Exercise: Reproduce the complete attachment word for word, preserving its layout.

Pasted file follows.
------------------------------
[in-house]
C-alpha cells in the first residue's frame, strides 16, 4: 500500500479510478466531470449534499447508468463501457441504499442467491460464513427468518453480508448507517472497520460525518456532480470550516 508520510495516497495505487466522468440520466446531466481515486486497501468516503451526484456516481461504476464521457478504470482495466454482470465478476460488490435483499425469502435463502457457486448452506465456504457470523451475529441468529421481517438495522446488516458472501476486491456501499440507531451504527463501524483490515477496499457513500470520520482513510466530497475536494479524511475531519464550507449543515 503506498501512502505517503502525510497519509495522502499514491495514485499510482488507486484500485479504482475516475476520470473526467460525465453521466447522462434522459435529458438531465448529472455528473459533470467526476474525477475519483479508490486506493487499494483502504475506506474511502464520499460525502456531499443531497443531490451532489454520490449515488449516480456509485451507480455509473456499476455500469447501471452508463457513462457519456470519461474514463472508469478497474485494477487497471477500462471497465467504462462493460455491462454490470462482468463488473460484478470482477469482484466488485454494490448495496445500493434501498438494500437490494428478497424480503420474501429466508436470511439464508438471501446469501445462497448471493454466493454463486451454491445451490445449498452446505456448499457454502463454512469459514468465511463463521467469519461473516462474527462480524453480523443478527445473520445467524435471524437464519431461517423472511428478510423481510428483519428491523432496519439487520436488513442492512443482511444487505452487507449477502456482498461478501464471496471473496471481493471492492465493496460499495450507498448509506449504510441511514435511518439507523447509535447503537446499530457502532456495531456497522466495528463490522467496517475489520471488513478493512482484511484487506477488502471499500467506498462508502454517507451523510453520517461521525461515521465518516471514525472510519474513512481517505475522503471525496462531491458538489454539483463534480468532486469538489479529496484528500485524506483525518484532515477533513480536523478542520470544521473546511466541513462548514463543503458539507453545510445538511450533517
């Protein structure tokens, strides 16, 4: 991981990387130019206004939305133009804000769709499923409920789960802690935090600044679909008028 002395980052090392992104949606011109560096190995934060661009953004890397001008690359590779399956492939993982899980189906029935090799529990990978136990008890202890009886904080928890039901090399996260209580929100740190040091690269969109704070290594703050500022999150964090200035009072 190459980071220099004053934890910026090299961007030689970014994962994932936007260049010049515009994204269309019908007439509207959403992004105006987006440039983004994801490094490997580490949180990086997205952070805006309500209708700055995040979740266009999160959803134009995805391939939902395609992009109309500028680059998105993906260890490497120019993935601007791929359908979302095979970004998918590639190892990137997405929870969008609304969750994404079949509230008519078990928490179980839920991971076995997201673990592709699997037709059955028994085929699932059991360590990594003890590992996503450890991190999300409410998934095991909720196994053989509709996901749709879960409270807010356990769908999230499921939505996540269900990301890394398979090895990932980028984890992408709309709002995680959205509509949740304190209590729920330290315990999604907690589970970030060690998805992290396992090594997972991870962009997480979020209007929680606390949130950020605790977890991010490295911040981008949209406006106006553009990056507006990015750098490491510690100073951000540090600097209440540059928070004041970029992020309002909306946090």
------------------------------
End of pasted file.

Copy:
[in-house]
C-alpha cells in the first residue's frame, strides 16, 4: 500500500479510478466531470449534499447508468463501457441504499442467491460464513427468518453480508448507517472497520460525518456532480470550516 508520510495516497495505487466522468440520466446531466481515486486497501468516503451526484456516481461504476464521457478504470482495466454482470465478476460488490435483499425469502435463502457457486448452506465456504457470523451475529441468529421481517438495522446488516458472501476486491456501499440507531451504527463501524483490515477496499457513500470520520482513510466530497475536494479524511475531519464550507449543515 503506498501512502505517503502525510497519509495522502499514491495514485499510482488507486484500485479504482475516475476520470473526467460525465453521466447522462434522459435529458438531465448529472455528473459533470467526476474525477475519483479508490486506493487499494483502504475506506474511502464520499460525502456531499443531497443531490451532489454520490449515488449516480456509485451507480455509473456499476455500469447501471452508463457513462457519456470519461474514463472508469478497474485494477487497471477500462471497465467504462462493460455491462454490470462482468463488473460484478470482477469482484466488485454494490448495496445500493434501498438494500437490494428478497424480503420474501429466508436470511439464508438471501446469501445462497448471493454466493454463486451454491445451490445449498452446505456448499457454502463454512469459514468465511463463521467469519461473516462474527462480524453480523443478527445473520445467524435471524437464519431461517423472511428478510423481510428483519428491523432496519439487520436488513442492512443482511444487505452487507449477502456482498461478501464471496471473496471481493471492492465493496460499495450507498448509506449504510441511514435511518439507523447509535447503537446499530457502532456495531456497522466495528463490522467496517475489520471488513478493512482484511484487506477488502471499500467506498462508502454517507451523510453520517461521525461515521465518516471514525472510519474513512481517505475522503471525496462531491458538489454539483463534480468532486469538489479529496484528500485524506483525518484532515477533513480536523478542520470544521473546511466541513462548514463543503458539507453545510445538511450533517
């Protein structure tokens, strides 16, 4: 991981990387130019206004939305133009804000769709499923409920789960802690935090600044679909008028 002395980052090392992104949606011109560096190995934060661009953004890397001008690359590779399956492939993982899980189906029935090799529990990978136990008890202890009886904080928890039901090399996260209580929100740190040091690269969109704070290594703050500022999150964090200035009072 190459980071220099004053934890910026090299961007030689970014994962994932936007260049010049515009994204269309019908007439509207959403992004105006987006440039983004994801490094490997580490949180990086997205952070805006309500209708700055995040979740266009999160959803134009995805391939939902395609992009109309500028680059998105993906260890490497120019993935601007791929359908979302095979970004998918590639190892990137997405929870969008609304969750994404079949509230008519078990928490179980839920991971076995997201673990592709699997037709059955028994085929699932059991360590990594003890590992996503450890991190999300409410998934095991909720196994053989509709996901749709879960409270807010356990769908999230499921939505996540269900990301890394398979090895990932980028984890992408709309709002995680959205509509949740304190209590729920330290315990999604907690589970970030060690998805992290396992090594997972991870962009997480979020209007929680606390949130950020605790977890991010490295911040981008949209406006106006553009990056507006990015750098490491510690100073951000540090600097209440540059928070004041970029992020309002909306946090």